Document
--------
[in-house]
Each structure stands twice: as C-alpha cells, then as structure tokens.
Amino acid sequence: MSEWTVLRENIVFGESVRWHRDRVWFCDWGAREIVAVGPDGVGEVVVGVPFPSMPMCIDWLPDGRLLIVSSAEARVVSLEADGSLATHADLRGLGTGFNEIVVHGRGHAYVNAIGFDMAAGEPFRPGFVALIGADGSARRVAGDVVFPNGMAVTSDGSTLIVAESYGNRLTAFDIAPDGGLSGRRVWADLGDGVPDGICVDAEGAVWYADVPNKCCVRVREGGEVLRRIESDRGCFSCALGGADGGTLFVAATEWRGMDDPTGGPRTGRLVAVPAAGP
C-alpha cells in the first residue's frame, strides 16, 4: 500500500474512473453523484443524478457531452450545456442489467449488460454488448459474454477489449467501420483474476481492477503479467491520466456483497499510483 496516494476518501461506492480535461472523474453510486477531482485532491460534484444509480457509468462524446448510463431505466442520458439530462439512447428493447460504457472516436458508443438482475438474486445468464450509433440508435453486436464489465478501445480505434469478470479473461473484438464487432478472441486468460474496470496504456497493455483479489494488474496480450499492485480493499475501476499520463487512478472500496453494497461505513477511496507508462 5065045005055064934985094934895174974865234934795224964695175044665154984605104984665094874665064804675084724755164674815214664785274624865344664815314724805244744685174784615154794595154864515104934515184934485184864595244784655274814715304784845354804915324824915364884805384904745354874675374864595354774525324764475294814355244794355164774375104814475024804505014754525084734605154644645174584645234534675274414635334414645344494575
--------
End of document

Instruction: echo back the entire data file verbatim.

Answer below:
[in-house]
Each structure stands twice: as C-alpha cells, then as structure tokens.
Amino acid sequence: MSEWTVLRENIVFGESVRWHRDRVWFCDWGAREIVAVGPDGVGEVVVGVPFPSMPMCIDWLPDGRLLIVSSAEARVVSLEADGSLATHADLRGLGTGFNEIVVHGRGHAYVNAIGFDMAAGEPFRPGFVALIGADGSARRVAGDVVFPNGMAVTSDGSTLIVAESYGNRLTAFDIAPDGGLSGRRVWADLGDGVPDGICVDAEGAVWYADVPNKCCVRVREGGEVLRRIESDRGCFSCALGGADGGTLFVAATEWRGMDDPTGGPRTGRLVAVPAAGP
C-alpha cells in the first residue's frame, strides 16, 4: 500500500474512473453523484443524478457531452450545456442489467449488460454488448459474454477489449467501420483474476481492477503479467491520466456483497499510483 496516494476518501461506492480535461472523474453510486477531482485532491460534484444509480457509468462524446448510463431505466442520458439530462439512447428493447460504457472516436458508443438482475438474486445468464450509433440508435453486436464489465478501445480505434469478470479473461473484438464487432478472441486468460474496470496504456497493455483479489494488474496480450499492485480493499475501476499520463487512478472500496453494497461505513477511496507508462 5065045005055064934985094934895174974865234934795224964695175044665154984605104984665094874665064804675084724755164674815214664785274624865344664815314724805244744685174784615154794595154864515104934515184934485184864595244784655274814715304784845354804915324824915364884805384904745354874675374864595354774525324764475294814355244794355164774375104814475024804505014754525084734605154644645174584645234534675274414635334414645344494575